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The Red Pencil

Review

The Red Pencil

It’s 2003, and Amira lives in a small Sudanese village with her family. She has just turned 12, which makes her old enough to wear the traditional toob (head cover) and old enough to do more chores around the house.
 
Her best friend, Halima, recently left the village to attend school in Nyala, which is what Amira wants to do, too. More than anything, she wants to learn how to read and write, but her mother is opposed to the idea. School is not for girls; girls are supposed to stay home and take care of the family. Besides, school is expensive and her family cannot afford the tuition.
 
[THE RED PENCIL] gave me a different perspective on this particular time period.
 
Her dream to attend school seems even more impossible when her village is attacked by the Jangaweed, an armed military group that was prominent in Darfur in the early 2000s. Amira’s father is killed during the attack, and she, her mother and her sister must leave the ruins of their village and find shelter in a Displaced People’s Camp.
 
Amira is so traumatized by the loss of her father she loses her ability to speak, and being stuck in a camp packed with hundreds of thousands of other refugees doesn’t help. But when she receives what seems like an unimportant gift --- a red pencil and a tablet of yellow paper --- a world of possibilities is unlocked for her.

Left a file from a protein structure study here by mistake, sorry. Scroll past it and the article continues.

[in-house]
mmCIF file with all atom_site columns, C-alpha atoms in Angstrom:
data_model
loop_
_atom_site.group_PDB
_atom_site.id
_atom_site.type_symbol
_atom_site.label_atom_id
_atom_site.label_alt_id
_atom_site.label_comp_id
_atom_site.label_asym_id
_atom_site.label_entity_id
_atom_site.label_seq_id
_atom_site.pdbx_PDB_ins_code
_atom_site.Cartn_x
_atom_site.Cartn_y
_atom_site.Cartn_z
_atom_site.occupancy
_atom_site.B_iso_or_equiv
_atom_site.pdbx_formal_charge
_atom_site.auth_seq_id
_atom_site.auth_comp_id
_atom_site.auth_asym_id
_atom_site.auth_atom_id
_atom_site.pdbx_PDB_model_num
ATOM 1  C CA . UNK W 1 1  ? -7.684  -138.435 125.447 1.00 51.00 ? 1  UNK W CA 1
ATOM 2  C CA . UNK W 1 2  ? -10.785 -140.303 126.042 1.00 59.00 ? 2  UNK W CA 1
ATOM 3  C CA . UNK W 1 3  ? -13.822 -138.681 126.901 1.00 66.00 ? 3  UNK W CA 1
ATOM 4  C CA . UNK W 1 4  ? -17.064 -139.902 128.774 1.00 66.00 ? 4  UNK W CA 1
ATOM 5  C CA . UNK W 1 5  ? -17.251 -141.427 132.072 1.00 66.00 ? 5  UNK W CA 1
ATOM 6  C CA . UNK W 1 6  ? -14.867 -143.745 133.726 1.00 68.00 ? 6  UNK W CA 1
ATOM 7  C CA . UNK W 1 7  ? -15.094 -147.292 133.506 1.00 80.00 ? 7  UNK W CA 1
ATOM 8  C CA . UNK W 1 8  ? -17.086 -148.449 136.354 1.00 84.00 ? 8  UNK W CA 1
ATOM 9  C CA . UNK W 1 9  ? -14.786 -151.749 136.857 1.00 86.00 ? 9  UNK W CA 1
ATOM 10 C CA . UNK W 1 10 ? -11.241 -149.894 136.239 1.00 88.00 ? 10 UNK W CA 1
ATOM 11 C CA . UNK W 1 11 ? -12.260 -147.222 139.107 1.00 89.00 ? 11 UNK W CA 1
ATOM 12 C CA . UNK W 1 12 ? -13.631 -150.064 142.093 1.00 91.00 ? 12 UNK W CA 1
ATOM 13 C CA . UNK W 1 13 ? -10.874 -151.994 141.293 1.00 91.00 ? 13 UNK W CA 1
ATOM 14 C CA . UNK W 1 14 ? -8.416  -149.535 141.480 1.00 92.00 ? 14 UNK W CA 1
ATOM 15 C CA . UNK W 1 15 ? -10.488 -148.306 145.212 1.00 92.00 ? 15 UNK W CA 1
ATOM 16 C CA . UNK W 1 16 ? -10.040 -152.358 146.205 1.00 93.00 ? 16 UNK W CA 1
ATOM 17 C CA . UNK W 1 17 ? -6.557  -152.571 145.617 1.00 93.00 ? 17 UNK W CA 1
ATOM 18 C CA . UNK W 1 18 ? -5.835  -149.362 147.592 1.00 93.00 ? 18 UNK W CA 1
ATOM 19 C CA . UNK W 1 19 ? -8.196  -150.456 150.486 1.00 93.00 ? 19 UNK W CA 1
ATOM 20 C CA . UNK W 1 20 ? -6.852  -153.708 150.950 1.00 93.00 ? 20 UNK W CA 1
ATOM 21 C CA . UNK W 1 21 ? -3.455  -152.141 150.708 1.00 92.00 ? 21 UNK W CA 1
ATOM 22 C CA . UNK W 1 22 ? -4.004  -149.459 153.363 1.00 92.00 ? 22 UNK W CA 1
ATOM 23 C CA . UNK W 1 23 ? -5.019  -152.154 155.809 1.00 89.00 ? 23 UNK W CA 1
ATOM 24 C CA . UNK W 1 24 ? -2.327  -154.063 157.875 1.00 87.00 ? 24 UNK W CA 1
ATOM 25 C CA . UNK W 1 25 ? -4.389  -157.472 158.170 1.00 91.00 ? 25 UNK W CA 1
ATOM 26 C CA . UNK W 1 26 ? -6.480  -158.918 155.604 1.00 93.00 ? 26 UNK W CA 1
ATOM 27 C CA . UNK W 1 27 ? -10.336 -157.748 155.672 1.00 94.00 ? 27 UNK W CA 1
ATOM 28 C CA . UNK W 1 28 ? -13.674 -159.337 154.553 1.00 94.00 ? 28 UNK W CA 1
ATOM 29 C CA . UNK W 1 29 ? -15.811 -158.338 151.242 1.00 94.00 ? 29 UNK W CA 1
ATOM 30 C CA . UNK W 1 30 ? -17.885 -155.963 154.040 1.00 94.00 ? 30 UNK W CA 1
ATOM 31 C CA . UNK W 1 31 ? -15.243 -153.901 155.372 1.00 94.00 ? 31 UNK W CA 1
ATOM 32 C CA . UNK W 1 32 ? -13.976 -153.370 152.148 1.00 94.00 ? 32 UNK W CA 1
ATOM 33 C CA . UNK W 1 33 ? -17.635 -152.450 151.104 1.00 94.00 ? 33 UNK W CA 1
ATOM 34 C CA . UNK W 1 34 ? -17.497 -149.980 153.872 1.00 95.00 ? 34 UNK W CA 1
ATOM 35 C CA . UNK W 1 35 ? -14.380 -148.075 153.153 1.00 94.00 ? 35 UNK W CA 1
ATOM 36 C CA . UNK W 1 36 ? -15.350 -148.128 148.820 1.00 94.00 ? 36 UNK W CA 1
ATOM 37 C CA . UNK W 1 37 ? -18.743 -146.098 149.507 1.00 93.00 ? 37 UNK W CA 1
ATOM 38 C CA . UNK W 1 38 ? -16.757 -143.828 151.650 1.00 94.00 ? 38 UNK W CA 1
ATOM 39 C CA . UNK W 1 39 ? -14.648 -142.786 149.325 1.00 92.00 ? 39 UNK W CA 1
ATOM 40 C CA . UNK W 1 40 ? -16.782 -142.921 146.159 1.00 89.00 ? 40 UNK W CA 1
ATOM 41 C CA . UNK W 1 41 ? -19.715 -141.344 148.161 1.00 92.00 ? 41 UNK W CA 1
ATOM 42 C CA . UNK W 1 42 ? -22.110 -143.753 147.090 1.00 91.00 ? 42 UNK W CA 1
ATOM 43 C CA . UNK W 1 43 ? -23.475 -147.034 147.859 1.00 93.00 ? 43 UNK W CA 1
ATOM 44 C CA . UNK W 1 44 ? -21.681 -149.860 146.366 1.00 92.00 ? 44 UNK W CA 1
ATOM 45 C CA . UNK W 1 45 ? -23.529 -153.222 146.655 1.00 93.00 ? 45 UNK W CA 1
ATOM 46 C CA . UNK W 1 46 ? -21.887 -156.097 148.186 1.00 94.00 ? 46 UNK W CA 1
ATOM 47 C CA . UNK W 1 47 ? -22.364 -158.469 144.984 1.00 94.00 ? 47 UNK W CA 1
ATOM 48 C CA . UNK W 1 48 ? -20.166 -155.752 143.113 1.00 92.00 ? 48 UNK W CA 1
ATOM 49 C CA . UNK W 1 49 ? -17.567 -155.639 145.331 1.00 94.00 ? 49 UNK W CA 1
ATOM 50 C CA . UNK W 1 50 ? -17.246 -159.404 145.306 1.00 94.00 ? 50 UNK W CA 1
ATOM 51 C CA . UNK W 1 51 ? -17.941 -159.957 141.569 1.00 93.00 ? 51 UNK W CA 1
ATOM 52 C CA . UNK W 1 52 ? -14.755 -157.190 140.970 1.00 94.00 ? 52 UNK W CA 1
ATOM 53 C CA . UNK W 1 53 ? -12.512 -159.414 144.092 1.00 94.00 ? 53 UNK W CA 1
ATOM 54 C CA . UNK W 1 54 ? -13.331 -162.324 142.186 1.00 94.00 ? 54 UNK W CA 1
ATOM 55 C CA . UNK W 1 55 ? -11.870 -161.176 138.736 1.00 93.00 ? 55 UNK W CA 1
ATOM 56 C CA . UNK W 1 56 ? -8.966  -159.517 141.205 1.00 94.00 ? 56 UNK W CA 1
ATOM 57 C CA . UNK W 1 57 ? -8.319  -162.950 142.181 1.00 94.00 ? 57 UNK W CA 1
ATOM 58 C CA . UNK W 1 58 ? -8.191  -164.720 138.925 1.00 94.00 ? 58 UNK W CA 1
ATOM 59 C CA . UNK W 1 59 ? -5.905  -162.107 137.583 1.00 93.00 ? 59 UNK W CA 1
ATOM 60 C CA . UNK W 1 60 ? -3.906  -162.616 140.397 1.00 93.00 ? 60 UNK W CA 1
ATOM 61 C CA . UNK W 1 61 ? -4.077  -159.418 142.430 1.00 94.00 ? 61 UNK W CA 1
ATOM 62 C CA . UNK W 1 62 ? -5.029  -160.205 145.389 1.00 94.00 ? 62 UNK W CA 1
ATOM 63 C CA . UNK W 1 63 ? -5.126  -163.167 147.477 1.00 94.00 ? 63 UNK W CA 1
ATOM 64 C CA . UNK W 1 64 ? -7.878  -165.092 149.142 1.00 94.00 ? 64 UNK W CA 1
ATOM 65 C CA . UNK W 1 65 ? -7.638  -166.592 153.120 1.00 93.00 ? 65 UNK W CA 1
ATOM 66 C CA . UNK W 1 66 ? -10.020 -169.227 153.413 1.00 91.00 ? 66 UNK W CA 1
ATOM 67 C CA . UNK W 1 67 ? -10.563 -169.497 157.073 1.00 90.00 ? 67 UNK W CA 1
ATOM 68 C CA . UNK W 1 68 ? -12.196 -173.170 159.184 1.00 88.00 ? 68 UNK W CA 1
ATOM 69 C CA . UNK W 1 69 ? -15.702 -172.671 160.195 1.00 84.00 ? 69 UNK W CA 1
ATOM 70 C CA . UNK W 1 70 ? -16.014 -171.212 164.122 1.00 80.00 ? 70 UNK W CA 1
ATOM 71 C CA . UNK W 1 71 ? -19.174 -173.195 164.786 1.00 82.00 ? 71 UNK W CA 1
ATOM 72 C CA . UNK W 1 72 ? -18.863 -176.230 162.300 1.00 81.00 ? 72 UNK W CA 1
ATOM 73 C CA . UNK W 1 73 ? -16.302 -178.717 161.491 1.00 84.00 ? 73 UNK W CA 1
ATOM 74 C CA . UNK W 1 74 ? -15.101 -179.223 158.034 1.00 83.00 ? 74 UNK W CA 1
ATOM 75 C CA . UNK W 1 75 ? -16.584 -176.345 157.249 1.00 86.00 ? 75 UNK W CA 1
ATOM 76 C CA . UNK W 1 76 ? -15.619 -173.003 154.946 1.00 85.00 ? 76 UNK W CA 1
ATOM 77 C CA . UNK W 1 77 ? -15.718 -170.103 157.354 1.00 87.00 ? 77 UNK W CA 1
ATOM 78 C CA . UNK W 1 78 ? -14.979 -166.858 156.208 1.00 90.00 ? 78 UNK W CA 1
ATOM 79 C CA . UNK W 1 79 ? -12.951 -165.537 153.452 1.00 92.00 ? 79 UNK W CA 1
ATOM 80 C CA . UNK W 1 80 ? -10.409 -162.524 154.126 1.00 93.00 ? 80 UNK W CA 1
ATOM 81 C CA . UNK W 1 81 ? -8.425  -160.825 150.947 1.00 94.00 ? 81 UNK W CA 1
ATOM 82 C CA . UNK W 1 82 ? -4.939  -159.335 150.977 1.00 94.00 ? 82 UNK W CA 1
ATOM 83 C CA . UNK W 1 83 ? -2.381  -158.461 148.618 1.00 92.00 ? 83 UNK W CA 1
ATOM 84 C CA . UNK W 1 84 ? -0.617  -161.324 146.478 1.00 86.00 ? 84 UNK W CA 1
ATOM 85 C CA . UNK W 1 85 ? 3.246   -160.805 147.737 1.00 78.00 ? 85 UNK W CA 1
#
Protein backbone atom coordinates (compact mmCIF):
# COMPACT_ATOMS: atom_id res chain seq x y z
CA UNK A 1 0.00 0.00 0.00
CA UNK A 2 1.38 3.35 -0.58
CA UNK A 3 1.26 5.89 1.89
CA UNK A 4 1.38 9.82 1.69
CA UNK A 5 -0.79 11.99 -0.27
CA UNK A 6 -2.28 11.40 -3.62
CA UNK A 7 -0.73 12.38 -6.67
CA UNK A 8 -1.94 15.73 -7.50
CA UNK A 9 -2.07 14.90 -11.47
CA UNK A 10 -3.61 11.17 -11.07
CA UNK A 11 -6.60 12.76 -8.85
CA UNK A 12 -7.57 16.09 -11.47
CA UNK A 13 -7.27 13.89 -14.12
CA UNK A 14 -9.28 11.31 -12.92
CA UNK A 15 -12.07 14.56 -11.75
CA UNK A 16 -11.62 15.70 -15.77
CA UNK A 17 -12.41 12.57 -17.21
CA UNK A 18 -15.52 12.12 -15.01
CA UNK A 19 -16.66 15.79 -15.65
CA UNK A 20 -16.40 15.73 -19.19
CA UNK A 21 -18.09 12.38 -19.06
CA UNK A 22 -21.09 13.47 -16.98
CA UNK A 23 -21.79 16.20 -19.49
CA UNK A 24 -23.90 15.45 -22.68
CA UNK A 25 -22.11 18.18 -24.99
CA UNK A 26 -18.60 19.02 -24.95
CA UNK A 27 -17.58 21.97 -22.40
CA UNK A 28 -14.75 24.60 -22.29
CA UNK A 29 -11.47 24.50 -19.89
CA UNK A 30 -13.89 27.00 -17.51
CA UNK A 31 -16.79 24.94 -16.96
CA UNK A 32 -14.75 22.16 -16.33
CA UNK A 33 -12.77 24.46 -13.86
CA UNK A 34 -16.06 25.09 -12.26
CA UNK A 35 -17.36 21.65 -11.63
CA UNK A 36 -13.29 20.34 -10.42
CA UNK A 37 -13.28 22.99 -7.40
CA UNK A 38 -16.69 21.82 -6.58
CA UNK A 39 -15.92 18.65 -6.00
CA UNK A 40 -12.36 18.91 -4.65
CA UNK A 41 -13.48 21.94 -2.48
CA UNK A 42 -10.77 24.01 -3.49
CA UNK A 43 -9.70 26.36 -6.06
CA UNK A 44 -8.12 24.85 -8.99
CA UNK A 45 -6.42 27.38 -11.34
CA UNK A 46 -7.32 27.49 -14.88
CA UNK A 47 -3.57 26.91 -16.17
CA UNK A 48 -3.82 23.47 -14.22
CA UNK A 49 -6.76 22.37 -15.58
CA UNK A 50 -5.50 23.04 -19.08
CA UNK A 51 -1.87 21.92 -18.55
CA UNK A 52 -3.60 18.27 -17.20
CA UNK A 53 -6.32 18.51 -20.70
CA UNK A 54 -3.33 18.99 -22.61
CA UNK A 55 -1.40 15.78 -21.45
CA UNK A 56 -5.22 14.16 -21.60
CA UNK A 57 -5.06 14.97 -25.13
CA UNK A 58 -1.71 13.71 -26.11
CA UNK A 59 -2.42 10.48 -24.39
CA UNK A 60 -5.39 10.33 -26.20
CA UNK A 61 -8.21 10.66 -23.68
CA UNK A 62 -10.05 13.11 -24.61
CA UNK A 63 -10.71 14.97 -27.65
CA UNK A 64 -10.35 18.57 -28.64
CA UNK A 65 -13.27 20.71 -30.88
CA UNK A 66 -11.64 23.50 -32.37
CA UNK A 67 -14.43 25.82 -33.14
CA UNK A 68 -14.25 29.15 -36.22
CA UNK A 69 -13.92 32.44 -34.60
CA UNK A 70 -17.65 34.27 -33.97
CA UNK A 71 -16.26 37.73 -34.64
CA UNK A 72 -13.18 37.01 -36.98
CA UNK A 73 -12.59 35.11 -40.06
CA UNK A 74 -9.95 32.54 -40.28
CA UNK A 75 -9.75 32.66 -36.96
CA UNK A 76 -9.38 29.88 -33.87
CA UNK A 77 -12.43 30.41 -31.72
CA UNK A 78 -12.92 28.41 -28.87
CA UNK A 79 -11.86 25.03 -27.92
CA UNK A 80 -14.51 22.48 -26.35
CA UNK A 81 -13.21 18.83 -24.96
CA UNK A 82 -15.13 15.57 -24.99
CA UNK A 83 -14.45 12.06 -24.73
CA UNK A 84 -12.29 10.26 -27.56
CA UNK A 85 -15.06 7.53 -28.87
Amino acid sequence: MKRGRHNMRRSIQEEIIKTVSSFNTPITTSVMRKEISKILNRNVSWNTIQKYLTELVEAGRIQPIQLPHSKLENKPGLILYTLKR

Each chapter of THE RED PENCIL is a separate poem, and most of them are very short. The author, Andrea Davis Pinkney, says that she chose to write the story in this manner because “verse can be a means of insulating young readers form the tragic realities of genocide and could offer a way to make the horrors of war easier to comprehend. Poetry also encourages young readers to express their own emotions and troubles and to find comfort in the most upsetting circumstances.” The author also includes a Glossary/Pronunciation Guide, as well as a Characters/Pronunciation Guide at the end of the book.
 
I’m not usually a big fan of books written like this, but I think this style worked well with this story. I can’t say I “enjoyed” reading the book because I don’t enjoy reading about people’s hardships and suffering, but I can say THE RED PENCIL was well-written and it gave me a different perspective on this particular time period.

Reviewed by Christine Irvin on April 17, 2015

The Red Pencil
by Andrea Davis Pinkney

  • Publication Date: September 16, 2014
  • Hardcover: 336 pages
  • Publisher: Little, Brown Books for Young Readers
  • ISBN-10: 0316247804
  • ISBN-13: 9780316247801